As a chemist, Anne had the opportunity to gain new insights during her internship in New Business Development at Evonik Taiwan. In our students@Evonik blog she talks about her experiences.

#3 - How my adventure started and why showering can also be an experience

Dear people interested in Taiwan and internships abroad,

today it is going to be a bit more formal, organizational and... to tell you the truth, it's going to be really useful to you today. This time, I'm not going to rave about the Taiwanese and their country or about the wonderful working atmosphere in the Taipei Office of Evonik Taiwan Ltd., but I'm going to give you a few important tips on how to actually plan such an internship abroad, and what to look out for. For me, it all started with an inquiry to Evonik in Germany, telling them that I would like to do an internship abroad and if possible in Taiwan. I had already been influenced by friends who were enthusiastic about Taiwan, including a friend who had already completed an internship in another department at Evonik Taiwan. My friendly contact person at Evonik in Germany finally arranged a telephone interview with a colleague from Taiwan. It was quite relaxed and included questions about my motivation and my previous career. After a short time, I had the confirmation in my inbox and the preparation phase could begin. It should not be underestimated that the preparation takes a few weeks. This starts with (multiple) vaccinations that need to be carried out at a certain time distance and ends (not yet) when applying for the visa. For this visa, my colleagues in Taiwan first applied for a work permit for me, for which they needed a few documents, that I had to provide. After the work permit approved by the Taiwanese authorities was in my mailbox, I was able to apply for a visa at the Taipei representation in Berlin. It only took a few working days until I could pick it up.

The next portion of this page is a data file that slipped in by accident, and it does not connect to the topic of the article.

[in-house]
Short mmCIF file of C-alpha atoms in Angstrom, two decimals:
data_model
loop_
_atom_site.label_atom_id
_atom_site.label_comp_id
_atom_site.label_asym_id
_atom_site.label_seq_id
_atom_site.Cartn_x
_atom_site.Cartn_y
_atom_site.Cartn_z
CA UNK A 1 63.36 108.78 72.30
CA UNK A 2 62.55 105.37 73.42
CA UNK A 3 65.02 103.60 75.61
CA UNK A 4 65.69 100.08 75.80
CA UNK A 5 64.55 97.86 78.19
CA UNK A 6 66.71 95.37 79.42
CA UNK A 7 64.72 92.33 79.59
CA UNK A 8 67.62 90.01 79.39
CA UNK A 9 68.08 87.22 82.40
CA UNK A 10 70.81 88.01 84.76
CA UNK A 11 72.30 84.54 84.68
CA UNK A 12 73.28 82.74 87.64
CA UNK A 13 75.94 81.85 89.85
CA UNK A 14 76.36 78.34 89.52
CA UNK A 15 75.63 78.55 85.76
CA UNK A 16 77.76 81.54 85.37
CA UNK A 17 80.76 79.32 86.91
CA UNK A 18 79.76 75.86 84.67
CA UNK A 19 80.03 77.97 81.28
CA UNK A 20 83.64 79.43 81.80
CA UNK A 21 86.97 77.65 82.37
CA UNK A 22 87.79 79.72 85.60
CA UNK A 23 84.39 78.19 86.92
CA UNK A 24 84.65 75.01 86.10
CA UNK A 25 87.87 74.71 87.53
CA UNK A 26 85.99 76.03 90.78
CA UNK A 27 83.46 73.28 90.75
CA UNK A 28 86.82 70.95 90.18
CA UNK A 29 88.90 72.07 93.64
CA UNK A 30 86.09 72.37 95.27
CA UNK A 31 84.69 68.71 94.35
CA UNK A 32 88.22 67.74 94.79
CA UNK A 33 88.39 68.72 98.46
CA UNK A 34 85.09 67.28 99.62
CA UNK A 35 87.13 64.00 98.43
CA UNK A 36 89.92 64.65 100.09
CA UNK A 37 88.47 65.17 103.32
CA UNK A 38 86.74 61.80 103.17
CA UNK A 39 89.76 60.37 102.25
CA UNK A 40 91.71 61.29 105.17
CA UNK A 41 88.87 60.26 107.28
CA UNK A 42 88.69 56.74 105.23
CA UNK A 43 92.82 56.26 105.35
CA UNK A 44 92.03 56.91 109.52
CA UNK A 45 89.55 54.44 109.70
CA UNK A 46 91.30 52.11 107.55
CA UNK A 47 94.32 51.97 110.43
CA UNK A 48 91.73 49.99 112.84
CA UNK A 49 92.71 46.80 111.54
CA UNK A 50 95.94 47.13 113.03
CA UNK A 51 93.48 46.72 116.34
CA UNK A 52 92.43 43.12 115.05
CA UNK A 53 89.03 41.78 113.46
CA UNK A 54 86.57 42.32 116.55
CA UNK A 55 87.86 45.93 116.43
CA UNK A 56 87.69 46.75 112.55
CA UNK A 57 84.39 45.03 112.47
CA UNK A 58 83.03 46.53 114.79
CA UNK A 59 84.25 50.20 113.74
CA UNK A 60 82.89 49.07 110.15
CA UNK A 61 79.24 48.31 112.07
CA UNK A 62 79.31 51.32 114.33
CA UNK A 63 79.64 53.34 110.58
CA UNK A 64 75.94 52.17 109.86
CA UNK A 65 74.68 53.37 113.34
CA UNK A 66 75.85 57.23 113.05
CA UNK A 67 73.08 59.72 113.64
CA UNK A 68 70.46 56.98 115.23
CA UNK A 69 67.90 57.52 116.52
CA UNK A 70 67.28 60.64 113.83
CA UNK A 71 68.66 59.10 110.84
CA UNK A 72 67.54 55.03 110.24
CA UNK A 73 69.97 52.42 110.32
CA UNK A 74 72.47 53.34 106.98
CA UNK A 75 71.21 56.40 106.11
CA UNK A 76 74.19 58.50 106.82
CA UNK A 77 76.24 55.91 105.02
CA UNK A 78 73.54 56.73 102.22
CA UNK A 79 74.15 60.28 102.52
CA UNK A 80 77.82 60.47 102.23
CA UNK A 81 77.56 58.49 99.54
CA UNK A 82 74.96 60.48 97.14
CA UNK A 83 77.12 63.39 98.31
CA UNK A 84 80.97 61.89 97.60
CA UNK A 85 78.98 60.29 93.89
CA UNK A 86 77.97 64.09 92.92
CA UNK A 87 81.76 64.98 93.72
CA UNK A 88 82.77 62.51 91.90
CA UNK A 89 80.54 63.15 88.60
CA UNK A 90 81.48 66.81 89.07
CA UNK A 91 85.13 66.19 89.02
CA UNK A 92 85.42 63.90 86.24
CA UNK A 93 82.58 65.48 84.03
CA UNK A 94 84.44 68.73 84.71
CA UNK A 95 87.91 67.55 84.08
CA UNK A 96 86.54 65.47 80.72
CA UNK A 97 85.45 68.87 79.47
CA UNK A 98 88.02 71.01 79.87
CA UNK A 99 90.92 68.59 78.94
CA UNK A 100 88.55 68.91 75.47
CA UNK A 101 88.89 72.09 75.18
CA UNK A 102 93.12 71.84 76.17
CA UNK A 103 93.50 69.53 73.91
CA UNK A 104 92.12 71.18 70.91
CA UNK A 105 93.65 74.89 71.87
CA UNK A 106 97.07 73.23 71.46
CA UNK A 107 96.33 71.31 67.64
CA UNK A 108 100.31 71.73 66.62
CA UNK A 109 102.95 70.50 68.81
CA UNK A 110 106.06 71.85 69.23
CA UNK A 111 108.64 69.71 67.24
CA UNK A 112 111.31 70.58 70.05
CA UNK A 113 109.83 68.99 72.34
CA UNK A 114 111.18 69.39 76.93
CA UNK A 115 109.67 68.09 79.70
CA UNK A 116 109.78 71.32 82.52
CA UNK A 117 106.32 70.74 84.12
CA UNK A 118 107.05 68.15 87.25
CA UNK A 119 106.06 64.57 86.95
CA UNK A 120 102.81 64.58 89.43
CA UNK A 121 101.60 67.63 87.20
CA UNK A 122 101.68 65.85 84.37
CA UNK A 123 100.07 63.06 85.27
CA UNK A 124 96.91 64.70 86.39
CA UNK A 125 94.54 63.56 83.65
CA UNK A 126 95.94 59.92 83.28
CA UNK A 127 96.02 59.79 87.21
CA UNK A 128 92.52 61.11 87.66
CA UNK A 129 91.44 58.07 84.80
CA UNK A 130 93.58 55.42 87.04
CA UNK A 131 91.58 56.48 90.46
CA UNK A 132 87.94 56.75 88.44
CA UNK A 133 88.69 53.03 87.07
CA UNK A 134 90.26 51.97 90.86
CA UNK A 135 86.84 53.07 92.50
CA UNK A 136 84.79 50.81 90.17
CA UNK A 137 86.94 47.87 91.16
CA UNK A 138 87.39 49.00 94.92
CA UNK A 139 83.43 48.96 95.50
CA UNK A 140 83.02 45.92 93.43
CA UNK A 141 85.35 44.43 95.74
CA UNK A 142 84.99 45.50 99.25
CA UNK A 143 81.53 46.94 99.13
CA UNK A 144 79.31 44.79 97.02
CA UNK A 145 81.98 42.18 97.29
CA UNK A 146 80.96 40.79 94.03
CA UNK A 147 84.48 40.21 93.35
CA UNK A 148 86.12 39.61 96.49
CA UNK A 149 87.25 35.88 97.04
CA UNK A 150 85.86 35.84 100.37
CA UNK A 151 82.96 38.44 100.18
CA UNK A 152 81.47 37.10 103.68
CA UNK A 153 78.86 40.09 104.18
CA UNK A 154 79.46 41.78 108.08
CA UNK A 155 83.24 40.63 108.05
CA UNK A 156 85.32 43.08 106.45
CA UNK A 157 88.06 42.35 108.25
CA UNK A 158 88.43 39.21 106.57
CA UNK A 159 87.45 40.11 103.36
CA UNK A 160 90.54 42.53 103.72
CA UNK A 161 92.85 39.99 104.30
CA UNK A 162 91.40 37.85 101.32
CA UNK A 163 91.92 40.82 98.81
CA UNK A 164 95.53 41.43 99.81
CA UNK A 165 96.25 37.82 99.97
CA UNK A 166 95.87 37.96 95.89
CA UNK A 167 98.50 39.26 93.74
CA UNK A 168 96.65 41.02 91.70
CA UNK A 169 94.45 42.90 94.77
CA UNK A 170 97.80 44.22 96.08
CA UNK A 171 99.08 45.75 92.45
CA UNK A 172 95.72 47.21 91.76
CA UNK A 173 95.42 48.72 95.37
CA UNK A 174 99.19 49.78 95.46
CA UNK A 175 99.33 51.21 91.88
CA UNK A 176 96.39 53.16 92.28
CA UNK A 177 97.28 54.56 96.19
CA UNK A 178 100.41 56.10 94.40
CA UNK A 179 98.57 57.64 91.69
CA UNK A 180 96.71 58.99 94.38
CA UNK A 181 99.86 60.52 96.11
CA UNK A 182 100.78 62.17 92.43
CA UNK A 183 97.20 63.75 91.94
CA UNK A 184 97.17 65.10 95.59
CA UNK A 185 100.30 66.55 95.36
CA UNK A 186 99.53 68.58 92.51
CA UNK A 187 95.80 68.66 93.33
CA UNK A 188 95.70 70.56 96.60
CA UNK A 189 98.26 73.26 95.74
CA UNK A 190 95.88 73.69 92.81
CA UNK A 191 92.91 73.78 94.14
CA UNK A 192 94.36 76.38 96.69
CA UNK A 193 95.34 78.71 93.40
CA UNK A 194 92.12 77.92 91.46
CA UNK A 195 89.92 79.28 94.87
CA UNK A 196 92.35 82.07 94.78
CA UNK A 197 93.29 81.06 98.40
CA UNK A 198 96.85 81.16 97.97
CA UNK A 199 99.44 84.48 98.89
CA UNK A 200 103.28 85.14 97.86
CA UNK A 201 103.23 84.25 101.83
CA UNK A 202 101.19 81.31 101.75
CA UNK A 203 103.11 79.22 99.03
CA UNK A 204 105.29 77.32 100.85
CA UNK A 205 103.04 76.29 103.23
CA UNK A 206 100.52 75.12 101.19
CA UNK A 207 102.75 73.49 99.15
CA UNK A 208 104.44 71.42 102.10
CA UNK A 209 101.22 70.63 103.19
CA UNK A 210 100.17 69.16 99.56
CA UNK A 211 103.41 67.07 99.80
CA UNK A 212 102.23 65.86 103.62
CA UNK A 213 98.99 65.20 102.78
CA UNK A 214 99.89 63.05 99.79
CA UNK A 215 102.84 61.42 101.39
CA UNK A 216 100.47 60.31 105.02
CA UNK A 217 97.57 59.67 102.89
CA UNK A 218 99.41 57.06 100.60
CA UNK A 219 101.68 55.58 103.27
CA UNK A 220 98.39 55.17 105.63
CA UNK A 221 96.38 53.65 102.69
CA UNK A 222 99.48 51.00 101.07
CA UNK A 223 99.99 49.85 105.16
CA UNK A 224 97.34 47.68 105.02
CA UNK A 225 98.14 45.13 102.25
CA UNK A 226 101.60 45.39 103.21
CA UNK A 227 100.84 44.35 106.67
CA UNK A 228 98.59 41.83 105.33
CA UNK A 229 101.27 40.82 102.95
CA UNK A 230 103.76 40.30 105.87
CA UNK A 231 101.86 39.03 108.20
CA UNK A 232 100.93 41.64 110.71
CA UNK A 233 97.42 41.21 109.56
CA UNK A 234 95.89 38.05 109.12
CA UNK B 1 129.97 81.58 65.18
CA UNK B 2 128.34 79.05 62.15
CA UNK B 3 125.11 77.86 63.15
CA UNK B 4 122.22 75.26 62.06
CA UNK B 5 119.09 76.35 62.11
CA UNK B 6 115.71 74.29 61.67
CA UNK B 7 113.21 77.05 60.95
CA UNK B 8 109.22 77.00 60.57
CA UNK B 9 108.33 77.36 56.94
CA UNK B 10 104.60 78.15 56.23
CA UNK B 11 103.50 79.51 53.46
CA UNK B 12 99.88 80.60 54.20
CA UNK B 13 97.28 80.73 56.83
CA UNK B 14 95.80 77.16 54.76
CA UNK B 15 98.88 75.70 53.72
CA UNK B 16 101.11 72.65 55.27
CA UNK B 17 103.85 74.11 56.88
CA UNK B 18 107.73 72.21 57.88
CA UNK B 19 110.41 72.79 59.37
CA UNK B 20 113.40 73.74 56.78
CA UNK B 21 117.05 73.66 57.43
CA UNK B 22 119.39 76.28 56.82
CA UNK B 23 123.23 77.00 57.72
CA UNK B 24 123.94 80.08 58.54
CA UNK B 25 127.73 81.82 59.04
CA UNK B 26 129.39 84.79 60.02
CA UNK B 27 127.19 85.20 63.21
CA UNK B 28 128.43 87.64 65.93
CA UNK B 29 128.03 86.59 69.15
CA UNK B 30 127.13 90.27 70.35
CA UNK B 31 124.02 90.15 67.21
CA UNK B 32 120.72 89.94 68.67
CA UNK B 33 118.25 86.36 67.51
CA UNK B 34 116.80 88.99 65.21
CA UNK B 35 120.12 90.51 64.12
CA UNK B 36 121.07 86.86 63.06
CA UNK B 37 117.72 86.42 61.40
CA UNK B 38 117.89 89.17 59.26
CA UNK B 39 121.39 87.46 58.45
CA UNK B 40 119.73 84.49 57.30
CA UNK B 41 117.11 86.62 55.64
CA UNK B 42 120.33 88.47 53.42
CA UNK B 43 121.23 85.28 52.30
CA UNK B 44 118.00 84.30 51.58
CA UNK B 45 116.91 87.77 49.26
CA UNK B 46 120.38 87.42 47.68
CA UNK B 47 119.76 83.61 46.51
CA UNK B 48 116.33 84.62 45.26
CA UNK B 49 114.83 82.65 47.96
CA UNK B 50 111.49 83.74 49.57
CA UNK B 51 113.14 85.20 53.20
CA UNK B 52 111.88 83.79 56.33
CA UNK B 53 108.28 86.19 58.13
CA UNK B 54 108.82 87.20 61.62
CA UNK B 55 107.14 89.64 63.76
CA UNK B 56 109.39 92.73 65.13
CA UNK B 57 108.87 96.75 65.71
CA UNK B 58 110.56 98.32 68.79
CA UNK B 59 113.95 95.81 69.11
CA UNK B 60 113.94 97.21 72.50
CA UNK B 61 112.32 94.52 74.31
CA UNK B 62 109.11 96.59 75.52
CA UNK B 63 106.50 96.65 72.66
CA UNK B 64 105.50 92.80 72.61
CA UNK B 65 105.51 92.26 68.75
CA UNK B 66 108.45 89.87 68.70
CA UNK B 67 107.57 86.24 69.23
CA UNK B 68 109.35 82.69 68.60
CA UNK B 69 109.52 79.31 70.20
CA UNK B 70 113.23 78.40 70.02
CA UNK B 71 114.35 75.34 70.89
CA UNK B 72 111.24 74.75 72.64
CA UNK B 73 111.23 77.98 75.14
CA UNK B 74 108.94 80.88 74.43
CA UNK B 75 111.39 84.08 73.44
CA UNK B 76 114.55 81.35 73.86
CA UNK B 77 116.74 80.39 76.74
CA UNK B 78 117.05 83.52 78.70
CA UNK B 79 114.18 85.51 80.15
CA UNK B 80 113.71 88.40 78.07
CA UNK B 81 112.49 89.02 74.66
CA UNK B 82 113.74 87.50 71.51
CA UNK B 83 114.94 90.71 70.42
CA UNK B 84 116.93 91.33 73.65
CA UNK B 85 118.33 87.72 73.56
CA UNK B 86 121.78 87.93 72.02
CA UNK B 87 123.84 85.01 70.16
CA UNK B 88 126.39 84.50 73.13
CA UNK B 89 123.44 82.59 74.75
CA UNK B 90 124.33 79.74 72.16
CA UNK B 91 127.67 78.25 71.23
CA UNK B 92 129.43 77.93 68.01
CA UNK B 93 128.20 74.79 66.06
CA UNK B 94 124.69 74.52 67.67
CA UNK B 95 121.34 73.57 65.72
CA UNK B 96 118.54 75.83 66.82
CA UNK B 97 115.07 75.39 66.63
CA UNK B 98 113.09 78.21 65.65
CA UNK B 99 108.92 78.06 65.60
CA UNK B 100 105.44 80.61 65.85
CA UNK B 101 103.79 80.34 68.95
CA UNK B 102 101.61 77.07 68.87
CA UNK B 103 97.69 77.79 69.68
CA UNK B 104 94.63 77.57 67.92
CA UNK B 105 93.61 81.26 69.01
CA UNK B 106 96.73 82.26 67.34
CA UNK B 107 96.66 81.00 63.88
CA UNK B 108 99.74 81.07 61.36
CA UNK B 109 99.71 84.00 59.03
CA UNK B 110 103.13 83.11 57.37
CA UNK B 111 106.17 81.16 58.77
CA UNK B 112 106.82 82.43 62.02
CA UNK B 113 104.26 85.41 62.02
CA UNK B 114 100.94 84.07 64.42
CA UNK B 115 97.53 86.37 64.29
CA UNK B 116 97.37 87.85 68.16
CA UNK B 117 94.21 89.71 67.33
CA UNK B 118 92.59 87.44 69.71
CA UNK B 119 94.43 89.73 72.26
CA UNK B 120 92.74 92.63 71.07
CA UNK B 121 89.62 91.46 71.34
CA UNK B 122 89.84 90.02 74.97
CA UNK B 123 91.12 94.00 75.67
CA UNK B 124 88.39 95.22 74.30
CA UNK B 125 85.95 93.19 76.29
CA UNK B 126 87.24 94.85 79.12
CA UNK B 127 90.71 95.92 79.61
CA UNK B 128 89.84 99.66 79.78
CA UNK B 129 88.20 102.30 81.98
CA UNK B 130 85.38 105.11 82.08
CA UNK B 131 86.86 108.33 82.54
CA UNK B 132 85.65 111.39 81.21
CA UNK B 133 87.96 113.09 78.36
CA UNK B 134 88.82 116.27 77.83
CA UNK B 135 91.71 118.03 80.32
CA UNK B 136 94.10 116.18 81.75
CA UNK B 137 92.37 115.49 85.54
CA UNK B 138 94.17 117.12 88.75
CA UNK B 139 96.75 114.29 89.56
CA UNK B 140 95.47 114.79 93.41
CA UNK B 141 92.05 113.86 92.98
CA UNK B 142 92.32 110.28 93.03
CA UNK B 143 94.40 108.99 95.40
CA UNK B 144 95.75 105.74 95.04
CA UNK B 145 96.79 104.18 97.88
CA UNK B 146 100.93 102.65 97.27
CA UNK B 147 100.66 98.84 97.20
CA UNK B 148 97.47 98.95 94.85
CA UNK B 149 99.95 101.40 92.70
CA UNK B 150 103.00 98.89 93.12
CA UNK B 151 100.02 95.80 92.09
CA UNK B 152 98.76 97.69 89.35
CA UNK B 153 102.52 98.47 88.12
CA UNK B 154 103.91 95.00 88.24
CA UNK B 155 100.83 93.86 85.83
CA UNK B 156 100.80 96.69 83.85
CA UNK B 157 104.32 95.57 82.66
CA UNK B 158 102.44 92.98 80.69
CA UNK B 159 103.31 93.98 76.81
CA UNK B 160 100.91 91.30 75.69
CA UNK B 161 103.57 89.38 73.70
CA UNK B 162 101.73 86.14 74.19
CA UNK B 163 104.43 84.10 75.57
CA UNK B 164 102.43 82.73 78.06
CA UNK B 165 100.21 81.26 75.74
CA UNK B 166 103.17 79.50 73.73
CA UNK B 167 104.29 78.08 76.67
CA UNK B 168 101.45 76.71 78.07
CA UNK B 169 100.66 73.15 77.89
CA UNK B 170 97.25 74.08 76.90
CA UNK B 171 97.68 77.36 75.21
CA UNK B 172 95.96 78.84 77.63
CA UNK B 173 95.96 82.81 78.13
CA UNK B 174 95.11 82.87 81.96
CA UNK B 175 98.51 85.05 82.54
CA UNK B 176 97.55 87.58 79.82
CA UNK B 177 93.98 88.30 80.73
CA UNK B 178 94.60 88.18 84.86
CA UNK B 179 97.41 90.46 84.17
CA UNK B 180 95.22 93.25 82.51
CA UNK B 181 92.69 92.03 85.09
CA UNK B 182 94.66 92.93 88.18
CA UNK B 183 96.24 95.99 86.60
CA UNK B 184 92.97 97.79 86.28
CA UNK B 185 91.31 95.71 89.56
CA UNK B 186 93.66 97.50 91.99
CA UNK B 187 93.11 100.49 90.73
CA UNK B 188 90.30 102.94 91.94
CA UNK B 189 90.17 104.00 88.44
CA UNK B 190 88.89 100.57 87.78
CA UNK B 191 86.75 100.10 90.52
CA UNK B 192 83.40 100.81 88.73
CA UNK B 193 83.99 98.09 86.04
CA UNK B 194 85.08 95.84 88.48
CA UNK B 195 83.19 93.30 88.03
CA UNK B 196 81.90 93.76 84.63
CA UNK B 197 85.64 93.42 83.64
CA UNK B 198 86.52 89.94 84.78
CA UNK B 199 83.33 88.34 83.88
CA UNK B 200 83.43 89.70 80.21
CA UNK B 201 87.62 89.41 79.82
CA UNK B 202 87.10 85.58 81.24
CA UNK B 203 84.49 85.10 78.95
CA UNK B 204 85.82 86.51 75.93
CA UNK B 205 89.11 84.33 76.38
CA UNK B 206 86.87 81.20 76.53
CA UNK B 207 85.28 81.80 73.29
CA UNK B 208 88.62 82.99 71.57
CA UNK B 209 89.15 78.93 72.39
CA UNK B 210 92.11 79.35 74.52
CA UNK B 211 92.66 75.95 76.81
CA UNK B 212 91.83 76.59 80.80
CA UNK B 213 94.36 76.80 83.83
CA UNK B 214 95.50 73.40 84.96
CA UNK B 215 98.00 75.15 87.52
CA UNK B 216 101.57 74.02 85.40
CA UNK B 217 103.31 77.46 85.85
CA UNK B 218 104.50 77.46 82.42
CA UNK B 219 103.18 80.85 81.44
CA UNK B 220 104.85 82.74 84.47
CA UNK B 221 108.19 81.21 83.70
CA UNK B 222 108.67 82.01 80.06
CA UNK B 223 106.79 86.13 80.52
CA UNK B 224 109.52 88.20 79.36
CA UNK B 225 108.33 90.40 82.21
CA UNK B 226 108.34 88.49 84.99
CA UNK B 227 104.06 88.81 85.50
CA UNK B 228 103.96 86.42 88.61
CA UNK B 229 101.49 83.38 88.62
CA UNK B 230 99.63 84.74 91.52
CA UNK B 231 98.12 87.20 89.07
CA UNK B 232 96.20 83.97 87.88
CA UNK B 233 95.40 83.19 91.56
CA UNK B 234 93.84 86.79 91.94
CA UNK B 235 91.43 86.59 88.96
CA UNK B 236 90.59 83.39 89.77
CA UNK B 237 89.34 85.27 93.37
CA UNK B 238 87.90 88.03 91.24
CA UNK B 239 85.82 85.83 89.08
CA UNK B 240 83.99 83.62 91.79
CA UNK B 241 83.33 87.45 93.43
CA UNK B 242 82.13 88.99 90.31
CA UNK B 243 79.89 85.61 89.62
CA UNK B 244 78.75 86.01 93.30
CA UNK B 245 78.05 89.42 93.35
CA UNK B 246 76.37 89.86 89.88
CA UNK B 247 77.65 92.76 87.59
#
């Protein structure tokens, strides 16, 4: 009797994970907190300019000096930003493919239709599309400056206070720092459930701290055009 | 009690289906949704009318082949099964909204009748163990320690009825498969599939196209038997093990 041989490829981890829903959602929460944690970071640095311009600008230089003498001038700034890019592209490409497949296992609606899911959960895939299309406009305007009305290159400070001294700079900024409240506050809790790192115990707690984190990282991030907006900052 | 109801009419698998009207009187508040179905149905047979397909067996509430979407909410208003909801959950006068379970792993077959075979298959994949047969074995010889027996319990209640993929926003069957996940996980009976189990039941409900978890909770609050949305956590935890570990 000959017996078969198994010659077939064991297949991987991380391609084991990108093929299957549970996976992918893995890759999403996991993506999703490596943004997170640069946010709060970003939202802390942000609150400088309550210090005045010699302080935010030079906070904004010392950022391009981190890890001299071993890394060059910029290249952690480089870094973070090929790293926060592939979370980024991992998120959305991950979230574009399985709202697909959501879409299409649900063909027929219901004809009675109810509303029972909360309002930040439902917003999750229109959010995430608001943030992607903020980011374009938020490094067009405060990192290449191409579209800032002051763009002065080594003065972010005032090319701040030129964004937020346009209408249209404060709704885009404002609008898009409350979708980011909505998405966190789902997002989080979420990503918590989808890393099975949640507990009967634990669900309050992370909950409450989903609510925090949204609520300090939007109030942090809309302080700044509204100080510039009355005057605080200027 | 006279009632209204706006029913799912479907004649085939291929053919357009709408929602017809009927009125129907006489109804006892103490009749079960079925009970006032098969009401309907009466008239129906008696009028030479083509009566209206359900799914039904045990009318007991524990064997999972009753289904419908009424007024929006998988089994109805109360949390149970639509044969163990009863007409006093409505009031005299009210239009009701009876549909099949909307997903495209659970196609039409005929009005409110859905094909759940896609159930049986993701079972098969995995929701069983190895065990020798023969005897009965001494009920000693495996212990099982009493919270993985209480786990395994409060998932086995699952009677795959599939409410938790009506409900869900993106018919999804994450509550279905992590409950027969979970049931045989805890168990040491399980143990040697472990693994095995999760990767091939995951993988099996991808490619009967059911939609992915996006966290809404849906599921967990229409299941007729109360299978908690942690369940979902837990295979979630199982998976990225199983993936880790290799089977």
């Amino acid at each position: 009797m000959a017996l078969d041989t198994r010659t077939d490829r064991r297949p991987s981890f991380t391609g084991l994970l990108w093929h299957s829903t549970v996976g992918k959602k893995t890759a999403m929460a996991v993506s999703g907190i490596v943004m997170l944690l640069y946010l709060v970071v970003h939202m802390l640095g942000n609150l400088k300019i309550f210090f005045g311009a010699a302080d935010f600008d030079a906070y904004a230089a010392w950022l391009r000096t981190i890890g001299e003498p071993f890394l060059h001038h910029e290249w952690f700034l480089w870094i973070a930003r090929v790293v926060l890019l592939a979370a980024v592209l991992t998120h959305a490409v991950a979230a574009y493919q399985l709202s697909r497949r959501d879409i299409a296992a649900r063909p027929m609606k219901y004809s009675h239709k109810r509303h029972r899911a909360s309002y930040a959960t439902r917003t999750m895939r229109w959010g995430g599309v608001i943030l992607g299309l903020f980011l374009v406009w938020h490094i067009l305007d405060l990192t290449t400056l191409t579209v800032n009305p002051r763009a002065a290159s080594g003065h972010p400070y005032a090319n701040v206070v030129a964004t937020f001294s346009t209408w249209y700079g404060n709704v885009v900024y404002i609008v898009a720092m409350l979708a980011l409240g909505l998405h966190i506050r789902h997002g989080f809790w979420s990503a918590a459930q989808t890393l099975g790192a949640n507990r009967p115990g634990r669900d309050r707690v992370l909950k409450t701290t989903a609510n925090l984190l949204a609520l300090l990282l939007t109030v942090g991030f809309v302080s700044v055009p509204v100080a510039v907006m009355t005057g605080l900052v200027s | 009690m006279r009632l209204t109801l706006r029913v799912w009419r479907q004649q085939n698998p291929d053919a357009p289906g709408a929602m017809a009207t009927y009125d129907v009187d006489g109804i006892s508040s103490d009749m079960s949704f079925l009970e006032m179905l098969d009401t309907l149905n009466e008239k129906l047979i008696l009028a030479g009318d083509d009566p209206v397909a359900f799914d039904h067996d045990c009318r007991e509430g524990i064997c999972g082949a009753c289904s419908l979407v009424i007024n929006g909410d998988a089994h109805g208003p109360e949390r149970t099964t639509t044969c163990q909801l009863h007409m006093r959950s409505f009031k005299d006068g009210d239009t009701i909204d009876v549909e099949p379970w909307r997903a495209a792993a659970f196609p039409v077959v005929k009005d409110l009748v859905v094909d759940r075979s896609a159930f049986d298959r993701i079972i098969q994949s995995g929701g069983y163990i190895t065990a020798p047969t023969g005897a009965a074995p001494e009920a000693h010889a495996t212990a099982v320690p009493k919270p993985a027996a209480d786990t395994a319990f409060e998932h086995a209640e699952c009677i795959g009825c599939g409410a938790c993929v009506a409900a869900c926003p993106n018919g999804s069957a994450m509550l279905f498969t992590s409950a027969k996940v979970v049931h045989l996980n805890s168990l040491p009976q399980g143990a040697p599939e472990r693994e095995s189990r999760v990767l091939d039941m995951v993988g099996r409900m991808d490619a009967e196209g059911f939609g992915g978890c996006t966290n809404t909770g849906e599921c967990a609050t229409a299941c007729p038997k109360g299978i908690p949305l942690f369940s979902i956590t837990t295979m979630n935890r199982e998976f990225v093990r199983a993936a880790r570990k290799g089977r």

I was really lucky, because my colleagues from Evonik Taiwan Ltd. organized and paid for a room in an apartment house in the center of Taipei. It was a very small room without any kitchen niche or utensils, but the center of Taipei is full of restaurants and food stands, so that was not bad in the short time. I lovingly called my bathroom a bath box: Due to the high density of the population in Taiwan, space must be saved so that, as in my case, the shower is directly connected to the washbasin and is as large as the bathroom, since you stand directly in it when showering. 

Not only this leads me to my personal advice from me to you: Stay open minded, always be interested in the new and the unknown. Try everything!  Don't be prejudiced. I learned so much by just asking questions, listening and trying so much over and over again. The Taiwanese I have met are polite, respectful and they value their country very much. They will thank you for openly showing their enthusiasm for the history, culture and landscape of their country.

So jump into the adventure!

Yours, Anne

On the students@Evonik blog students working at Evonik share their experiences about life in the company. 


... at #HumanChemistry

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